for National Geographic News
The Republic of Congo will set aside up to 3,800 square miles (1 million hectares) of habitat teeming with elephants, chimpanzees, hippos, crocodiles, and some of the highest densities of gorillas on Earth for two new wildlife parks.
The new protected areas will encompass a mosaic of savannas covering ancient sand dunes, riverside forests, and swamp forests.
Henri Djombo, Congo's minister of forestry economy and the environment, made the announcement at the United Nations in New York on September 18 along with officials from the U.S.-based Wildlife Conservation Society (WCS).
In prepared remarks, Djombo said his country depends on forest resources for economic development but is "deeply committed to biodiversity conservation and sustainable forest management."
The first area to be created is Ougoue-Lekiti National Park in the southwestern part of the country (Congo map). The park will adjoin Gabon's Bateke National Park, which WCS helped establish in 2002.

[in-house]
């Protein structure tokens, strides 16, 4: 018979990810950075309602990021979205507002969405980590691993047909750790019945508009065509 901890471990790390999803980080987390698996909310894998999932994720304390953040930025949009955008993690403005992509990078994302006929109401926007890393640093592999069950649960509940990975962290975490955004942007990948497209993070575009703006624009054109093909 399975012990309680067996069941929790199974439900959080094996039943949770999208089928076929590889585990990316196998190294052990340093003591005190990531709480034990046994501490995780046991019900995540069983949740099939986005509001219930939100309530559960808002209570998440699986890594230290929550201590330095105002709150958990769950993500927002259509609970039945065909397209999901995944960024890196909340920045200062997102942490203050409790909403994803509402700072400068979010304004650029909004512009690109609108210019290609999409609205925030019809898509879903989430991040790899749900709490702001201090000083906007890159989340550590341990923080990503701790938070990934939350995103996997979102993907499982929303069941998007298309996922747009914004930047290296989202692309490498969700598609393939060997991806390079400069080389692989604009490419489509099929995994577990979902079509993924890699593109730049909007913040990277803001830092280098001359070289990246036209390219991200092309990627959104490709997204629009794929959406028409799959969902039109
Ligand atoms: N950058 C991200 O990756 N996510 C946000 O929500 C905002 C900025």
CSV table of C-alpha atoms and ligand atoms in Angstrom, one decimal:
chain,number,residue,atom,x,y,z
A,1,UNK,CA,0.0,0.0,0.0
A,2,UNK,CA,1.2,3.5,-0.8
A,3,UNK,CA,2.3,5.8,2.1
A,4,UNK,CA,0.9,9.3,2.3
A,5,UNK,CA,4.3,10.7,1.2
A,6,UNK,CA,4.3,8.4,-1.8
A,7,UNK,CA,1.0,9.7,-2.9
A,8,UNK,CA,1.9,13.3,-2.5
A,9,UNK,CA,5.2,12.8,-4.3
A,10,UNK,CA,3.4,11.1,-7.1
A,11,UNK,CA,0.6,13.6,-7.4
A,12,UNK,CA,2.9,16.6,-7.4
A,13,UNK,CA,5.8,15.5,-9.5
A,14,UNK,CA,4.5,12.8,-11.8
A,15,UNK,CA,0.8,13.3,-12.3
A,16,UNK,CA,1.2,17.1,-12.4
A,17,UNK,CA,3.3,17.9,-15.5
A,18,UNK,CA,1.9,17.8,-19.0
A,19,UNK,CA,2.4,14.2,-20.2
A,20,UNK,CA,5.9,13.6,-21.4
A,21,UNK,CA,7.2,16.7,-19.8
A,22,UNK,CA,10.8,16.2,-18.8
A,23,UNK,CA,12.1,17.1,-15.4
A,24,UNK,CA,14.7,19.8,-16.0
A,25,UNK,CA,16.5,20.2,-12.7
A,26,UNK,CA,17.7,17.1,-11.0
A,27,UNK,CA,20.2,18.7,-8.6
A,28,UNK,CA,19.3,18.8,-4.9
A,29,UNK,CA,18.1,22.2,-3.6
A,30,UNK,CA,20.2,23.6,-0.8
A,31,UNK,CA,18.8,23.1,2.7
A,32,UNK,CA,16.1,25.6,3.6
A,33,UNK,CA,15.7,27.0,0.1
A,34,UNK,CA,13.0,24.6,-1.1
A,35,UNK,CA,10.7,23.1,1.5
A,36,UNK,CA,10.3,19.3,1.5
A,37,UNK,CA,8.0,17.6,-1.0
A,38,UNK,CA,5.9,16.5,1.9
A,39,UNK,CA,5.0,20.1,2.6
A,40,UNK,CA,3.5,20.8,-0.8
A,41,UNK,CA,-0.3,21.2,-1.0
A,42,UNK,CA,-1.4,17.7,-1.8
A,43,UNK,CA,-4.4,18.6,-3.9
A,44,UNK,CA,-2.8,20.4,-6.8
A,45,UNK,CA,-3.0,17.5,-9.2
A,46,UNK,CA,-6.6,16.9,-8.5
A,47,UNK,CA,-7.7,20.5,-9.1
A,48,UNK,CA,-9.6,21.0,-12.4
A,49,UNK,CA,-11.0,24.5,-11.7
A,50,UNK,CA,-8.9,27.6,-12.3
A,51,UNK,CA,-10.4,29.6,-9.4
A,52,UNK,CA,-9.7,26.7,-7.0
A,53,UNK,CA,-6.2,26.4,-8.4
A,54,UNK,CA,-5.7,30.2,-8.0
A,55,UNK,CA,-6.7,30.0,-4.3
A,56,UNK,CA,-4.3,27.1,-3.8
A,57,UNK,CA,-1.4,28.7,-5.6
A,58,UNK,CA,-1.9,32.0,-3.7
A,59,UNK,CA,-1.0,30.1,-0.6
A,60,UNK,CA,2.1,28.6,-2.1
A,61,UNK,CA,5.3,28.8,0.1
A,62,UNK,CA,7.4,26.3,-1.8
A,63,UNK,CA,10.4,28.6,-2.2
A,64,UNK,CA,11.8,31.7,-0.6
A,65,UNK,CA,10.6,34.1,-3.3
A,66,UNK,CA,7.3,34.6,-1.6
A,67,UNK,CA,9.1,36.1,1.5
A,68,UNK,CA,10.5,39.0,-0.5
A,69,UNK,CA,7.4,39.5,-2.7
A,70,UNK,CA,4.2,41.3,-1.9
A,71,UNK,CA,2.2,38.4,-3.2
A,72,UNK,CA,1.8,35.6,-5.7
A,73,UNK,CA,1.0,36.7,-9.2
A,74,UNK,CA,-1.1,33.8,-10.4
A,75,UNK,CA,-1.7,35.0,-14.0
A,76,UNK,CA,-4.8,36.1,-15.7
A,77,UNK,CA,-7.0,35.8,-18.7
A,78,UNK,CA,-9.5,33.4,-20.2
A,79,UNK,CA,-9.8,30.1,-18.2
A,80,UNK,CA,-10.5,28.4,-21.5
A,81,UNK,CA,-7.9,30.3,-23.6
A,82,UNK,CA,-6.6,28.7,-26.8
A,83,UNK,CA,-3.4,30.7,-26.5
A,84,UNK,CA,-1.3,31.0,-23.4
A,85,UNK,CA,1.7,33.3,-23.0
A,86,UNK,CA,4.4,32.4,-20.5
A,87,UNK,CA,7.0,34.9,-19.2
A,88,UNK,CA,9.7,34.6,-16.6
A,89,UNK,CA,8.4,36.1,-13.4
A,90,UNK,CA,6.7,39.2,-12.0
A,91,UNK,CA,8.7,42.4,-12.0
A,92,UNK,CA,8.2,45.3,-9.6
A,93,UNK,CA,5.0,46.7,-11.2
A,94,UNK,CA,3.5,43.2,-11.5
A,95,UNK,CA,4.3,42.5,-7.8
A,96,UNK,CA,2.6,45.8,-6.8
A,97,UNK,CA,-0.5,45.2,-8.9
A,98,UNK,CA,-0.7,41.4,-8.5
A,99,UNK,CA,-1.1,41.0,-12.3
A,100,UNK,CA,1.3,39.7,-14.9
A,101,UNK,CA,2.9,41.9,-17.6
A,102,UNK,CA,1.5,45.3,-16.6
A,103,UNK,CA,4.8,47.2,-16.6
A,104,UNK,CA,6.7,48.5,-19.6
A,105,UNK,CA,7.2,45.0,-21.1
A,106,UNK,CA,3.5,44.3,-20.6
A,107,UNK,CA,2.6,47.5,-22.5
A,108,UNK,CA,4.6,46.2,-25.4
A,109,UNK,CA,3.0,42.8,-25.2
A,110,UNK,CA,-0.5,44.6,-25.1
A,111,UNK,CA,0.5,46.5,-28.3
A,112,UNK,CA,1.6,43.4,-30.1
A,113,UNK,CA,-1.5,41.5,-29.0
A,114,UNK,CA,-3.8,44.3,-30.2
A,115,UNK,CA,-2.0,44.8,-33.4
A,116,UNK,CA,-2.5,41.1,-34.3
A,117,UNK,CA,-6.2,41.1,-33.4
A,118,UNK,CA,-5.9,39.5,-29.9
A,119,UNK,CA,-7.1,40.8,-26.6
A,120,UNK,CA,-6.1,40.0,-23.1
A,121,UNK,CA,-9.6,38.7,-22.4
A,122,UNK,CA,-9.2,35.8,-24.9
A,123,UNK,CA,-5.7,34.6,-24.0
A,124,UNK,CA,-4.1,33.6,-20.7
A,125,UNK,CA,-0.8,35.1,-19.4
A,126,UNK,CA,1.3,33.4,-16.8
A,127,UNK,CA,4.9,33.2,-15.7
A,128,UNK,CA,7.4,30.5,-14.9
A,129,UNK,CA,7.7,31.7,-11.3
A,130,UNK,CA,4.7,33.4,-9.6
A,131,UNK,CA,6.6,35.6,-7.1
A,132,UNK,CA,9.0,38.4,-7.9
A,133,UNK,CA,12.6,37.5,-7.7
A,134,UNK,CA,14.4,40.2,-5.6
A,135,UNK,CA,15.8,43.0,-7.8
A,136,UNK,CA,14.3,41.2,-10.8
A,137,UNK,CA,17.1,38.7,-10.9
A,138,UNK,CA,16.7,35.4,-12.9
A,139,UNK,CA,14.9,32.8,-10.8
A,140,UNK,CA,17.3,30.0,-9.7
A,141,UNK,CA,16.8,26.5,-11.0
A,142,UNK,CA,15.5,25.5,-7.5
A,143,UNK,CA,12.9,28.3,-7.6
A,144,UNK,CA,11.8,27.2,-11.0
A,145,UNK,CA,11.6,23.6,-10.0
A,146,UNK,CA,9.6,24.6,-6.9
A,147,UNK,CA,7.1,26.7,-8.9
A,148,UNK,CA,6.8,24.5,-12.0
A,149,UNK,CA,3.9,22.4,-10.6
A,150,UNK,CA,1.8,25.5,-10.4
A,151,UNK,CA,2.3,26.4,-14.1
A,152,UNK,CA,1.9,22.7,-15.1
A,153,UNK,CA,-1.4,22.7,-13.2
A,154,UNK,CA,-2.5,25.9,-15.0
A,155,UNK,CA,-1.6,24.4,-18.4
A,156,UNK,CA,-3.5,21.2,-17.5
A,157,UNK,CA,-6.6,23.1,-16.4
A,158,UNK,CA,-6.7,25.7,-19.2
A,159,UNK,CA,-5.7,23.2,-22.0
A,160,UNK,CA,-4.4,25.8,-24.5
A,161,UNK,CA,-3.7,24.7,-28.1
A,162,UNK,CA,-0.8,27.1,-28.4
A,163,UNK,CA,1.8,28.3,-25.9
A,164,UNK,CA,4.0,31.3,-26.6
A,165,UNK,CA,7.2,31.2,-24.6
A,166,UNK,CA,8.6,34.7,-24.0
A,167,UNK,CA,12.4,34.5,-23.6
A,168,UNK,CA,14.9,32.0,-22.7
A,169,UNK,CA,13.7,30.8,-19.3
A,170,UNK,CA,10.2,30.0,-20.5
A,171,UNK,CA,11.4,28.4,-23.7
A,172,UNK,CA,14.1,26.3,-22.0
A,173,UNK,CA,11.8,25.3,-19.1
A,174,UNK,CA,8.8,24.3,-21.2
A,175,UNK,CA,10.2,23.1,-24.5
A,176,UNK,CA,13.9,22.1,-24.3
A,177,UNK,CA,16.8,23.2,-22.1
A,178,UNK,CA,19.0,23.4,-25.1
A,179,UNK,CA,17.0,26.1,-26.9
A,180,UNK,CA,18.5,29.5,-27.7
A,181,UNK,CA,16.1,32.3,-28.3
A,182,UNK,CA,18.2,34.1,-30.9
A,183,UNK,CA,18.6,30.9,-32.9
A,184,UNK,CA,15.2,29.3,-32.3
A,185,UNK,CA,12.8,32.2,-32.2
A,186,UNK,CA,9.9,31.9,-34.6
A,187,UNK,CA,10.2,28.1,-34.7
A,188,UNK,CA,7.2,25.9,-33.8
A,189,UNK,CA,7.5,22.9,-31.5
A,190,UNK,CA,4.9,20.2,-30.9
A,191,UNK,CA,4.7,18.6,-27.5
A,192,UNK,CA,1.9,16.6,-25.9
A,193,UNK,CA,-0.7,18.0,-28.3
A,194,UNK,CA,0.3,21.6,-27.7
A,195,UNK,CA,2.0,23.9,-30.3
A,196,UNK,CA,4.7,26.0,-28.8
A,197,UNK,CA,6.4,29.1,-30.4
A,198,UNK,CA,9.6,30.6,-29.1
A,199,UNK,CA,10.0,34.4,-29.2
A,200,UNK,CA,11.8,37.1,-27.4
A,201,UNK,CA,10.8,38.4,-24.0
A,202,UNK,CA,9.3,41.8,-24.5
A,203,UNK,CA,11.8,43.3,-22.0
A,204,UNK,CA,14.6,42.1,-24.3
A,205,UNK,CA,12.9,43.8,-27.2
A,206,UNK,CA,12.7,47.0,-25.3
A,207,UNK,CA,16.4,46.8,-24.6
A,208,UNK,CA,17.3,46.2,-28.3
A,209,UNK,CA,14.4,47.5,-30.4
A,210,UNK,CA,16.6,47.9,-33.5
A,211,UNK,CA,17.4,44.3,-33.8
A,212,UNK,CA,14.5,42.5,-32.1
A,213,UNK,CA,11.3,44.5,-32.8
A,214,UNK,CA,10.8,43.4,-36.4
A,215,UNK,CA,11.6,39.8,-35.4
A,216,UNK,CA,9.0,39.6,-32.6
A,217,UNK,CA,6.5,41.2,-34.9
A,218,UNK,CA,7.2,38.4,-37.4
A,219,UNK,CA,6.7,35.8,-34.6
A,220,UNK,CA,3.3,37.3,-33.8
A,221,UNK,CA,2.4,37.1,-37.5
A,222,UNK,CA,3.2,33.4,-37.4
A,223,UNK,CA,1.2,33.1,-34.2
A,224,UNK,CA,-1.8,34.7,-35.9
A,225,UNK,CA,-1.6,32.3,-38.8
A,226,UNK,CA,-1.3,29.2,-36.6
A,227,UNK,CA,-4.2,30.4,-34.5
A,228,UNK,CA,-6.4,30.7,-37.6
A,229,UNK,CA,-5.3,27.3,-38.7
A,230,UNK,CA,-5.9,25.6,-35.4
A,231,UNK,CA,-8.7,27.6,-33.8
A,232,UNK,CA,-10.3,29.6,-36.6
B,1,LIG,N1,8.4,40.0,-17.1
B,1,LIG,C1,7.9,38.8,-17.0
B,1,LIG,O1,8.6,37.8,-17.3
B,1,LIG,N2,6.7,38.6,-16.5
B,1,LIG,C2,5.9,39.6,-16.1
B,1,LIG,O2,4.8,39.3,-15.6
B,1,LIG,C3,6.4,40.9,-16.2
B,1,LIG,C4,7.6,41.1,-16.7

The second area, to be officially protected next year, is called Ntokou Pikounda and lies southeast of Odzala Kokoua National Park. The area may contain some of the highest gorilla densities in the world, according to Paul Elkan, who directs WCS's Congo program.
WCS says it is delighted with the announcement.
Society officials called the new protected areas an "extraordinary achievement" for the entire Congo Basin and an important addition to the country's protected-area network.
"WCS has a good track record in Congo," said Mike Fay, a WCS ecologist who started working with colleagues in 1997 to promote establishment of Ougoue-Lekiti National Park.
Fay lobbied for the Ntokou Pikounda area after discovering it in 2000 during his "Megatransect" trek across the wilds of central Africa. (The Megatransect project was funded jointly by WCS and the National Geographic Society, which includes National Geographic News.)
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